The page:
Football season is in full swing, so let’s think of your B2B sales and marketing teams as one “smarketing” team and your account-based marketing (ABM) efforts as your playbook. You obviously want to win the game — or increase your ROI, in your company’s case. To do so, you must make sure that your whole team works together and puts forth their best effort for ABM.
Just like with recruiting in football, building your A-team is crucial to correctly execute account-based marketing. In order to do this, your sales and marketing teams must be aligned. For modern B2B organizations, it’s no longer sales against marketing, but a single team: “smarketing.” Our new smarketing team has a new common set of objectives:
- Target your ideal customers/accounts
- Engage the contacts in your target accounts on the channels where they are active
- Advance those accounts quickly through the buying process by creating velocity through content and activities
[ctt template=”1″ link=”cA27e” via=”yes” ]#Smarketing teams have 3 objectives: target, engage, and advance accounts — together[/ctt]
As with football, you want your whole team united to work together. Although offense and defense are completely separate and unique parts of the team, it is important that each player understands all aspects of the game and communicates with the other players and coaches about strategies, plays, and tactics.
The same thing goes for your company. Successful marketing to accounts starts with a conversation between marketing, sales, and other key stakeholders within your business. It’s exactly why we believe in the #FlipMyFunnel movement for account-based marketing.
These are the key roles in building your “A” team for account-based marketing:
- Business/sales development representative (BDR/SDR) – This individual is critical for the success of ABM. The sales development team must work in alignment with marketing on outbound and inbound efforts.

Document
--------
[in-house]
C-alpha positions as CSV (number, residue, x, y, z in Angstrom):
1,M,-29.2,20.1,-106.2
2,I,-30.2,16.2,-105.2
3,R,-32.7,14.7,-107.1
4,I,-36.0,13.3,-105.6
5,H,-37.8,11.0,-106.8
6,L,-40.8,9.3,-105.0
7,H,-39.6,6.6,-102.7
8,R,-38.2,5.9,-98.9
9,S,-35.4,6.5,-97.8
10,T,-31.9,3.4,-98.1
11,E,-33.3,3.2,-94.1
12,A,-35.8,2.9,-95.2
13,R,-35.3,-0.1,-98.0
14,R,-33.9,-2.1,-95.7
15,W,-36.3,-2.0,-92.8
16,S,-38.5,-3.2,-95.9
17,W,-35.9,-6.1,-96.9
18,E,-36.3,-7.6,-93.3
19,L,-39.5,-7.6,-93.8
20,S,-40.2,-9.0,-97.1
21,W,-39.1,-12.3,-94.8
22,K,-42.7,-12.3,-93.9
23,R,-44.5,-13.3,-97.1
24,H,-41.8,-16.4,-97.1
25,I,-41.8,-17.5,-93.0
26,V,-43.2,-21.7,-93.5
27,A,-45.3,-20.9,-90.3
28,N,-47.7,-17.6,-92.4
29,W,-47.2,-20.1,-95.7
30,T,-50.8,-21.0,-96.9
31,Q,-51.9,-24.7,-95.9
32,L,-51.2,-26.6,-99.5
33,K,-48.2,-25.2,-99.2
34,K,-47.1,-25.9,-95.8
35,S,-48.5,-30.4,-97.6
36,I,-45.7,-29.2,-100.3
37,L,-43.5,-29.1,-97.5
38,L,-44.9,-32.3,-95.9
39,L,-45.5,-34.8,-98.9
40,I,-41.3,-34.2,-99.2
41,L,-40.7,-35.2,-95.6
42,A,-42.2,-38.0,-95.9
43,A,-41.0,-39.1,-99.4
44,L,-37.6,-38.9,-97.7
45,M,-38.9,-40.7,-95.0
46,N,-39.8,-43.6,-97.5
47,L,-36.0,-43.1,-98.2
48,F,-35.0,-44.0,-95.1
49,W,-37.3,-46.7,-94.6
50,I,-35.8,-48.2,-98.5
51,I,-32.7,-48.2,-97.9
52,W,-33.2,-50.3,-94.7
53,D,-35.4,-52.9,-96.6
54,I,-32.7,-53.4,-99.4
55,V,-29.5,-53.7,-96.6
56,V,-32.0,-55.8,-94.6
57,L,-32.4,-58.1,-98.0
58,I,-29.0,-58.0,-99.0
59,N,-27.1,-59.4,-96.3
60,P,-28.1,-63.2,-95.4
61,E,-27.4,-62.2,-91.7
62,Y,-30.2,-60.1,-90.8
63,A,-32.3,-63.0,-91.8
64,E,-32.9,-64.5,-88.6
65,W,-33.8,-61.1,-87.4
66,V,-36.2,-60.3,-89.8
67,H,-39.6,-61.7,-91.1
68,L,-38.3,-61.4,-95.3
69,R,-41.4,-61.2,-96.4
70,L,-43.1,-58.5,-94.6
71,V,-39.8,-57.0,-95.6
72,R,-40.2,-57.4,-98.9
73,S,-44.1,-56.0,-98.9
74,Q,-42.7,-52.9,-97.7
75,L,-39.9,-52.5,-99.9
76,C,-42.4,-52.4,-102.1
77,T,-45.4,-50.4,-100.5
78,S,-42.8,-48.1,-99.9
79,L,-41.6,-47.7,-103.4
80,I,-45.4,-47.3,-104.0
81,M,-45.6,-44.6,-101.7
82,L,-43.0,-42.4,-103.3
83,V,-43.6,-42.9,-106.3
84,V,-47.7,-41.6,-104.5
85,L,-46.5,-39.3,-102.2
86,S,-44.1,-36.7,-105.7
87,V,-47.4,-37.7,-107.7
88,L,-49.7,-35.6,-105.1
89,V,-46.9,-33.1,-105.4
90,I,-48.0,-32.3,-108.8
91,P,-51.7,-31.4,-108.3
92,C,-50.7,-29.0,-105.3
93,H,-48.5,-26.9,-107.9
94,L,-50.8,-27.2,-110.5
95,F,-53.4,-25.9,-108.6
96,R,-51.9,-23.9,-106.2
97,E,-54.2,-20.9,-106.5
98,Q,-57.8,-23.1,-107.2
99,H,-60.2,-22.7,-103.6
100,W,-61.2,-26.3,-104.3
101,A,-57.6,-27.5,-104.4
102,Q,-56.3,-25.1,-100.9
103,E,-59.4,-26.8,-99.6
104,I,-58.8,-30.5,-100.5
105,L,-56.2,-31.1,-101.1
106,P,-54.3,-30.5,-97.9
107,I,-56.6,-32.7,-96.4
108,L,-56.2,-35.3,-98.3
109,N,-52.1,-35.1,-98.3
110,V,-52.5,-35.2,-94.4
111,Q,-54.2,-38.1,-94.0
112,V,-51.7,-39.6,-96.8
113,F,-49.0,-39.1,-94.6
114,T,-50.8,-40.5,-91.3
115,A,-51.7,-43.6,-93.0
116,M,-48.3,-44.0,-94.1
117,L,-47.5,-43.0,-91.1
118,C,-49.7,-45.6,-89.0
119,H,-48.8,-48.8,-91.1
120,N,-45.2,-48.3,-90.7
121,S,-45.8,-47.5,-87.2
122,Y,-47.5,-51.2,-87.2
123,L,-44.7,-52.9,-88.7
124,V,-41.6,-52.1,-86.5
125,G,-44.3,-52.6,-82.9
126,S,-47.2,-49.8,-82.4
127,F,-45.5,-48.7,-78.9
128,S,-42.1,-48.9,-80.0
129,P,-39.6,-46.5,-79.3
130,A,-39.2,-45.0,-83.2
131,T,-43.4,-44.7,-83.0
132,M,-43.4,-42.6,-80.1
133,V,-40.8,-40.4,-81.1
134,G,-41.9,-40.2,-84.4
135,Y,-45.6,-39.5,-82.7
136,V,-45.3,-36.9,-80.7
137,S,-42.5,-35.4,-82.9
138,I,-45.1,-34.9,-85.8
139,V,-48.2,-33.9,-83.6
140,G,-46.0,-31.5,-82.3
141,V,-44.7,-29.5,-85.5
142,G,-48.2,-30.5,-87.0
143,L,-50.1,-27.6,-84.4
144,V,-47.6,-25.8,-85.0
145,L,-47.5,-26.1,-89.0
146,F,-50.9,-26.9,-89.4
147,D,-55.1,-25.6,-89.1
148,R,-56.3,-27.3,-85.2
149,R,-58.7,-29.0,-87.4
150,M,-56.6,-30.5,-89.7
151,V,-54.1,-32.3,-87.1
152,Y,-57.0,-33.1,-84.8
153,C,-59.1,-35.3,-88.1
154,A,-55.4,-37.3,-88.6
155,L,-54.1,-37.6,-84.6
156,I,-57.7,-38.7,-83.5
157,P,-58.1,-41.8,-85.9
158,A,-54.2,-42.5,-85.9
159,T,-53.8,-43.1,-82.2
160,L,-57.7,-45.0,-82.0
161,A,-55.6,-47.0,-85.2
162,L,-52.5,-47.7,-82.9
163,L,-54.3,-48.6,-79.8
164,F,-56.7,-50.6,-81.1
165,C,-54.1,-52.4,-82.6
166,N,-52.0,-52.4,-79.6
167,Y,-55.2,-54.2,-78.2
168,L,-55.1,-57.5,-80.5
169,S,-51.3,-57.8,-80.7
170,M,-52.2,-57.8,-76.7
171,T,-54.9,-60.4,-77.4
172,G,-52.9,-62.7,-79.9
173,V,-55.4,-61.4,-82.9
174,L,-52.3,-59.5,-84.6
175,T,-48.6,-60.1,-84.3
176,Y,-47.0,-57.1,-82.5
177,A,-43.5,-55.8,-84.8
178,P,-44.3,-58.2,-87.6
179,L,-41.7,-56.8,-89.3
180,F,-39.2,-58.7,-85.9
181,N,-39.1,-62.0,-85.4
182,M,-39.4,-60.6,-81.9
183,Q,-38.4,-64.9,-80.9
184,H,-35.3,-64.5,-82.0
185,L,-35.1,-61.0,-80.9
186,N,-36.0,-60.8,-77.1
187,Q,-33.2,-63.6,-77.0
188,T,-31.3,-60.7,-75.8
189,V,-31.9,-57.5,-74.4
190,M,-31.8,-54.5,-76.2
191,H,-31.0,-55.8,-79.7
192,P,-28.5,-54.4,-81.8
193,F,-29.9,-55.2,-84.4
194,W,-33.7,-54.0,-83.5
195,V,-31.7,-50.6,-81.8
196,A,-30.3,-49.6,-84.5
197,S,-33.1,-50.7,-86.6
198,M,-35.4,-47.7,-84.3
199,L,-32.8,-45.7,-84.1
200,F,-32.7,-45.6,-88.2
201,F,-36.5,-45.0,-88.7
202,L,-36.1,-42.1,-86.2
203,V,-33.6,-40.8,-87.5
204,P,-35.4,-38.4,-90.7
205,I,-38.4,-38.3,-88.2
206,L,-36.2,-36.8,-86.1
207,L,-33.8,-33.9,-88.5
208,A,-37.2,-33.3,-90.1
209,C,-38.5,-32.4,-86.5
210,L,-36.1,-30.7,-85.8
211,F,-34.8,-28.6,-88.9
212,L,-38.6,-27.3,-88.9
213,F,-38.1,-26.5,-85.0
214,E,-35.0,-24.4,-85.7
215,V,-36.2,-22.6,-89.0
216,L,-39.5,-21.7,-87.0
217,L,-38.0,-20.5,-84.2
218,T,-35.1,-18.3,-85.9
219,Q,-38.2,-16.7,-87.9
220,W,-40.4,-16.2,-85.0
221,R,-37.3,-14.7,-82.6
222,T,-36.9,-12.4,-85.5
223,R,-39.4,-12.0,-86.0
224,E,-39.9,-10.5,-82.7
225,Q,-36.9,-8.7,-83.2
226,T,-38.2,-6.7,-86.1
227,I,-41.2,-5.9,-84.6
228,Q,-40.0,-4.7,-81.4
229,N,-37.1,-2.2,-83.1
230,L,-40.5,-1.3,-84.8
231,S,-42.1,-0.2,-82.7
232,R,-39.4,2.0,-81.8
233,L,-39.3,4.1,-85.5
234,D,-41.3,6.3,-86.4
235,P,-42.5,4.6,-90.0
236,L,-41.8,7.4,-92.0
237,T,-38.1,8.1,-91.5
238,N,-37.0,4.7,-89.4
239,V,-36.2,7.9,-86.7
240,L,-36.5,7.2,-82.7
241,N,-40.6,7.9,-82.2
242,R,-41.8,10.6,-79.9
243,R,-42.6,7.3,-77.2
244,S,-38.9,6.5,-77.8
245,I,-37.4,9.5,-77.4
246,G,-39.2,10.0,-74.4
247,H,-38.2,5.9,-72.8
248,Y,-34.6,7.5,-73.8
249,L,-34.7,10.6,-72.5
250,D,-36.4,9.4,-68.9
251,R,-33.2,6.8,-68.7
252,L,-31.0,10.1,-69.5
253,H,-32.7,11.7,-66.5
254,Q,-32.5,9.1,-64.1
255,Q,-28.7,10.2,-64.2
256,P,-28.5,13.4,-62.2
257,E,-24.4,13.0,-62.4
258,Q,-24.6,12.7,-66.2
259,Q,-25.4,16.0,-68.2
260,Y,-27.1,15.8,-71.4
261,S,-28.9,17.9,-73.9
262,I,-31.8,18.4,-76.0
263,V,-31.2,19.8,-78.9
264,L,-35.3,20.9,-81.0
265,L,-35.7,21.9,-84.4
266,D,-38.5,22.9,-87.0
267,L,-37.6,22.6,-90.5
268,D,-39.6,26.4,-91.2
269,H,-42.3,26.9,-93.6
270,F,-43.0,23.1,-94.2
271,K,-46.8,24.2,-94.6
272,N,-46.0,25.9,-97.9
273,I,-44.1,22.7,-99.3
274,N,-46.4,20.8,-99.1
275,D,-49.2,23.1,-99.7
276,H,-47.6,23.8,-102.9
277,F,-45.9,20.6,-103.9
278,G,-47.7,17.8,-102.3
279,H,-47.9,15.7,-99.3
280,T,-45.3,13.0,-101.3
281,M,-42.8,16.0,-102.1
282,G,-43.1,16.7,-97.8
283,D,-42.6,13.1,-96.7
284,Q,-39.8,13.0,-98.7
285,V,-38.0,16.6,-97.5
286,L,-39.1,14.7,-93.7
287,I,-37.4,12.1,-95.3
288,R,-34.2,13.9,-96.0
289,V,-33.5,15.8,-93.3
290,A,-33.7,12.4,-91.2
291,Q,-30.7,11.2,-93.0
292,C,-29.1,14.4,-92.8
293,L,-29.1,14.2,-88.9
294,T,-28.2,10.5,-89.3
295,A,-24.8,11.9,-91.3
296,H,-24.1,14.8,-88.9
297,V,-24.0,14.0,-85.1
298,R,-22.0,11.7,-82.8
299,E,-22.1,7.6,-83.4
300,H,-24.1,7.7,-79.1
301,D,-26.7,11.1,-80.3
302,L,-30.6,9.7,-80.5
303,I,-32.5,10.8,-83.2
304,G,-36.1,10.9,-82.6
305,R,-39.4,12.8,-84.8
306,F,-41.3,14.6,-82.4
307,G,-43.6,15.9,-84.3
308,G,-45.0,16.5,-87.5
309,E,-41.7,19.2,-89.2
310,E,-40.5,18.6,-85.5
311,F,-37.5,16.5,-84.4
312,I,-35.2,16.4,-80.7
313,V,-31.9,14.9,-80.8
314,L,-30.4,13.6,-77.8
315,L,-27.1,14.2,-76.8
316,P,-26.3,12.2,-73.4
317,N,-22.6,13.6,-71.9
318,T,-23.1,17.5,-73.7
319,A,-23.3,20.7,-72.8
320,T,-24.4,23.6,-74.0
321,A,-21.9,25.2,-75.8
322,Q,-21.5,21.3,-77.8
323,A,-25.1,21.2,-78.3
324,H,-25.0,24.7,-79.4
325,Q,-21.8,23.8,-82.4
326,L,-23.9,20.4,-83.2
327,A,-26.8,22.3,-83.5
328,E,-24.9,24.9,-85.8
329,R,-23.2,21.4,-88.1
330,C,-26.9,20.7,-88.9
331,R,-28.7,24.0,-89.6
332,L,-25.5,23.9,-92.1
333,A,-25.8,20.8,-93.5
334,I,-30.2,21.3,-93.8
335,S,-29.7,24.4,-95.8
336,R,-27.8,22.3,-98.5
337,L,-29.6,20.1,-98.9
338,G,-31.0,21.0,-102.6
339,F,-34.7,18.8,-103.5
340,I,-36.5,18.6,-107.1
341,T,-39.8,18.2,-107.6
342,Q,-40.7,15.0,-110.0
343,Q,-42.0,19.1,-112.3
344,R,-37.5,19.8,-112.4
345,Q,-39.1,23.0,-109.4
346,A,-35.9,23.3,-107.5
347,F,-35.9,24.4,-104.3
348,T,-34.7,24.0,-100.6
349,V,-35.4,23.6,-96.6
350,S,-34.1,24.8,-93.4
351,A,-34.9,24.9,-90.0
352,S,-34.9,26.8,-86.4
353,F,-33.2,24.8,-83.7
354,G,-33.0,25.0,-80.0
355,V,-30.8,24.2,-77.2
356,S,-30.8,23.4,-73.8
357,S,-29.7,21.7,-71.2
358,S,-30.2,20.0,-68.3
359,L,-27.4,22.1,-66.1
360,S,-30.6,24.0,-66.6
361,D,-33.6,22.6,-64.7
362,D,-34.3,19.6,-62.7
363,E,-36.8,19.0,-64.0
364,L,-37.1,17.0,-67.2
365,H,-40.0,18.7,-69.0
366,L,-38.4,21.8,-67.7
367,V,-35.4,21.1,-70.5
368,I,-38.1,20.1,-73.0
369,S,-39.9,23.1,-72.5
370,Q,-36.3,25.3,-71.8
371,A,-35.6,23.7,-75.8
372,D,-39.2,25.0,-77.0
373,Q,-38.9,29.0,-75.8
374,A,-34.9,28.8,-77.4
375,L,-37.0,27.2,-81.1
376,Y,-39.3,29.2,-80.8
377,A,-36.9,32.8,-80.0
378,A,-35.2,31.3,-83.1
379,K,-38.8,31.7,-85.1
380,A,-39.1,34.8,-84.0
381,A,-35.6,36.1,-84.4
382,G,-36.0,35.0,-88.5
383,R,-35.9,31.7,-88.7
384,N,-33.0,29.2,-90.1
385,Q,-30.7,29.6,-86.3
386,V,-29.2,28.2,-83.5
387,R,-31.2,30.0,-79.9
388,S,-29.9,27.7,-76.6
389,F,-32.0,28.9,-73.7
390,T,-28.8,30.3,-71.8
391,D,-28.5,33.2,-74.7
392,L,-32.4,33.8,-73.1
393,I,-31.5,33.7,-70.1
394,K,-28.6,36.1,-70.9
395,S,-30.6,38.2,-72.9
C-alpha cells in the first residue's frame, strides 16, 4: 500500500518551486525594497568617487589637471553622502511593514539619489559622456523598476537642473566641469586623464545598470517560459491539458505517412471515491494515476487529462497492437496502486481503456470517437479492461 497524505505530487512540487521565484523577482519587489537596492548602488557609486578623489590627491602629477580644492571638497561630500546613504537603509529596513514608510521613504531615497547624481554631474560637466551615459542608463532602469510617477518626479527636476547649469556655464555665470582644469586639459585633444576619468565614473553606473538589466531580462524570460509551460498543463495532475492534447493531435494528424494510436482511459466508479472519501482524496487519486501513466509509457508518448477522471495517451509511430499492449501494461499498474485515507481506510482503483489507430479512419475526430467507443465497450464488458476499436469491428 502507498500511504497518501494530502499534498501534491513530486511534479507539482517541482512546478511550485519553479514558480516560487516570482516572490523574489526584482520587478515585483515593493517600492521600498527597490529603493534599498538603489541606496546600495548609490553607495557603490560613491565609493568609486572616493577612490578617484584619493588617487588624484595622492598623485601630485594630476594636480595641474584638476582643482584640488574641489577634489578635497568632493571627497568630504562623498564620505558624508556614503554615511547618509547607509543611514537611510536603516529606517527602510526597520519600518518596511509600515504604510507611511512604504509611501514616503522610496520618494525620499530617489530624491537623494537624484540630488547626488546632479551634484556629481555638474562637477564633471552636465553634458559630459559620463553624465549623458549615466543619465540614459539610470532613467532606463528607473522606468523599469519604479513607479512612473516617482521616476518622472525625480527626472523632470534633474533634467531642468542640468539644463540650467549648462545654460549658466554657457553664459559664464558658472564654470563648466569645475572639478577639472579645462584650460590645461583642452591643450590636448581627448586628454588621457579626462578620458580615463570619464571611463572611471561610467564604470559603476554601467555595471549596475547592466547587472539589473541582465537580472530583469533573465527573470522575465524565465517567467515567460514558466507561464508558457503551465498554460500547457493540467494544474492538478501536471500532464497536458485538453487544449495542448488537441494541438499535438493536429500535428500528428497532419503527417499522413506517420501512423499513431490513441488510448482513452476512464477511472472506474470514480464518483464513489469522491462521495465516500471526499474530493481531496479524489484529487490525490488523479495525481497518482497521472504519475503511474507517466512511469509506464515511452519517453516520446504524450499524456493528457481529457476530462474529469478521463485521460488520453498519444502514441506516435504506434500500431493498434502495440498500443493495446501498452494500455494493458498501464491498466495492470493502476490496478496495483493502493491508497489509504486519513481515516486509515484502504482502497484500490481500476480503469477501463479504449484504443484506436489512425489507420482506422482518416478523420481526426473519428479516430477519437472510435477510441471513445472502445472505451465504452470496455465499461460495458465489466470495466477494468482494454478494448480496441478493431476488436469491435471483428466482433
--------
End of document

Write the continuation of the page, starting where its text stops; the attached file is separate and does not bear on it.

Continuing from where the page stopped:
- Sales database administrator – A data guru who updates the contact and account information in your CRM
- Marketing operations/technology manager – Someone to manage your marketing automation system; they align the contacts with marketing activities based on their stage in the purchase decision.
- Content manager – This person works with marketing, sales, and customer success to supply collateral, activities, and digital media for every stage of the account’s journey.
- Account executive – The salesperson who will ultimately close the deal
- Sales leader – Team manager or director running the sales department
- Customer success manager – Client expert who will help turn your account into an advocate
- Executive stakeholders – The leadership at your organization. Depending on your size, the CMO, VP of Sales, and/or the CEO can have a stake in “smarketing.”
When a team wins the Super Bowl or a National Championship, it isn’t just the offense or the defense who gets the recognition (and the ring); it is the whole team. The future of B2B marketing is one team. Modern B2B organizations recognize that it’s no longer sales or marketing who will sell the dream; it’s sales and marketing: “smarketing.”
In order for your “smarketing” team to be successful, you must communicate, share goals, and play to your individual strengths. Just like you wouldn’t want to throw your best quarterback into the defensive end position right before game time (or really ever if you know what’s good for your team), you must focus on each department’s individual strengths, then combine them efficiently work together. Each team enables the other. Here’s how:
- Marketing engages targeted contacts on their terms, runs advertising campaigns, tailors personalized messaging, tracks engagement, and estimates ROI. Marketers built incredible demand generation campaigns, feeding inside sales. Using all these techniques, marketers can generate activity in the targeted accounts for sales.
- Sales can identify the maximum painpoints of their customers, then helps marketers create the content.
Want to learn more about the evolution of the “smarketing” team? Download Chapter 1 of Account-Based Marketing For Dummies now.